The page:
Bridge Fellowship empowers employees to achieve career goals and public service

The King County Bridge Fellowship program continues to be a successful opportunity for employees to grow in their career development. The Fellowship is part of Investing In YOU, reinforcing a commitment to provide leadership and development opportunities to all employees.

The program is a valuable opportunity that encourages each employee to explore new possibilities, for themselves and for King County. During the Fellowship, participants engage in classroom learning, group projects, presentations and career development activities, as well as interviews and site visits to explore the County’s agencies and their priorities. It is an experience that each Bridge participant has found personally and professionally rewarding. Here we connect with a current Bridge participant, and a previous Bridge Fellow to hear about their experiences.

Jose Romo Ramirez

Current Bridge participant, Jose Romo Ramirez shares how the Program has impacted him. Jose is a Nutrition Assistant with Public Health – Seattle and King County for the Women Infant Child (WIC) Program.

“I would be naïve to say I am the same person I was 6 months ago before attending the Bridge Fellowship,” he said. “This program has given me the confidence to face challenges that life comes across.”

Jose explains that the growth mindset and coaching model are the tools he has come to find most valuable in helping him further develop in his career with King County. He has been able to apply these skills directly in his work helping women, infants and children receive nutrition and health education services.

“Having more of a growth mindset I have been able to embrace challenges and accept criticism. I am learning to see failure and effort as a path towards mastery,” he said. “I have been able to apply the coaching model taught through Bridge to the families I directly work with in the WIC program.”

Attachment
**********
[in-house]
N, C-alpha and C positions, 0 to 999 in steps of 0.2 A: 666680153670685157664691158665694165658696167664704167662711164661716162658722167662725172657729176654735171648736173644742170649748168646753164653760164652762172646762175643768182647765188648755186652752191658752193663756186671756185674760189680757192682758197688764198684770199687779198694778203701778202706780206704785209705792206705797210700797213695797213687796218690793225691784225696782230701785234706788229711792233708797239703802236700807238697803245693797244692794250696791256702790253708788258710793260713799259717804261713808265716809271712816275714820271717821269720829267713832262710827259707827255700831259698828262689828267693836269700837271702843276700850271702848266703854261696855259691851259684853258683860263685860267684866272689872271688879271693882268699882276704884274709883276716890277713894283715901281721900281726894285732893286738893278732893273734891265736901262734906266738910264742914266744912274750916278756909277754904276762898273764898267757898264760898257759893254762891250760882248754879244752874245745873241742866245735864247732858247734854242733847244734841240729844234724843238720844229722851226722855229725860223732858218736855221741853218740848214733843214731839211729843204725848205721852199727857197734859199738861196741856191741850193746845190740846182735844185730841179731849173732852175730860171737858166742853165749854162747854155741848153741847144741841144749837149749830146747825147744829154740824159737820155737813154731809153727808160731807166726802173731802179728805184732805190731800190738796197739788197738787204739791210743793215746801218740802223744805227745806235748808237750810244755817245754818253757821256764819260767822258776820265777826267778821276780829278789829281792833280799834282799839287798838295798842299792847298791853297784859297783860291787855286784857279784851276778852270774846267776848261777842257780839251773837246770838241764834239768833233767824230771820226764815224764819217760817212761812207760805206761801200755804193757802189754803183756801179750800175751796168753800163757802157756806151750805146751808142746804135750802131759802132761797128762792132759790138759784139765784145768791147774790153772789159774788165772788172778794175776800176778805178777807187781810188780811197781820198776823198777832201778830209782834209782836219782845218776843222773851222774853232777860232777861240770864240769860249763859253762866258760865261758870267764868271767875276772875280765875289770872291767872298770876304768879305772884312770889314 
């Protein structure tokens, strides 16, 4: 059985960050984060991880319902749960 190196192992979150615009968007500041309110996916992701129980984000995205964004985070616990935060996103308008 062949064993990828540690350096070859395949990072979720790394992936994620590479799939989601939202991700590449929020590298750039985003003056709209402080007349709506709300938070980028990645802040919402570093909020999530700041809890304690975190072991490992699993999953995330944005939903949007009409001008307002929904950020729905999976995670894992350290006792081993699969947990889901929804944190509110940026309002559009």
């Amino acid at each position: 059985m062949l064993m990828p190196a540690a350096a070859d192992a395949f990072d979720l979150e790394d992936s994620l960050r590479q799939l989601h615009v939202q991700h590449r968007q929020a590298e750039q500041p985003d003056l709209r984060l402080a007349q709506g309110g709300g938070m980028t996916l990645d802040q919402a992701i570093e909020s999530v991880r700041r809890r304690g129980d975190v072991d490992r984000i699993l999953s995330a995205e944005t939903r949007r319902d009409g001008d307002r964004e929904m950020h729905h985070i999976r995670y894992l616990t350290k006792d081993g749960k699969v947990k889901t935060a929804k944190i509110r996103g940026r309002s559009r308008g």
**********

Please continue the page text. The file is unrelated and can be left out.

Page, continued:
“Helping the most vulnerable citizens in our community see themselves as capable and able to achieve their own solutions is the biggest benefit this program can give our communities and county,” he added.

Previous Bridge participants also note how meaningful the program is for personal development, and how it impacts other employees and the overall community.

Lisa Ingraham

“Bridge inspired me to take on new challenges at work, and the classes really gave me confidence to voice my opinions and share my goals with managers,” said Lisa Ingraham, a Program Manager II with the Department of Community and Human Services.

The program helped Lisa develop new skills, and connect with other employees to learn about the County and how to coordinate with one another to provide better customer service.

“The mindset of being more humble and approaching difficult situations from a point of curiosity and wonder have become daily practices for me in work and home life,” she said. “Also I met so many of my peers, and learned of the different jobs they do in the county that I have reached out to them while performing my job to create experiences for the youth I work with.”

Recently promoted to a Special Duty position as Program Manager II – Youth Contracts Monitor, Lisa sees Bridge Fellowship as an amazing opportunity for employees interested in taking the next step in their career.

“I think anyone who is interested in moving up in the county or trying on a different role would benefit from participating in Bridge,” she said.

Jose echoes this sentiment. He is proud to see the impact Bridge has had on his career and life, and thankful King County offers learning opportunities like this one for professional development.

“Joining the Bridge Fellowship has been great for my life. I truly have felt a change in myself to become a better coworker, employee, husband, father and human. Thank you for investing in my life.”

To learn more about the King County Bridge Fellowship program visit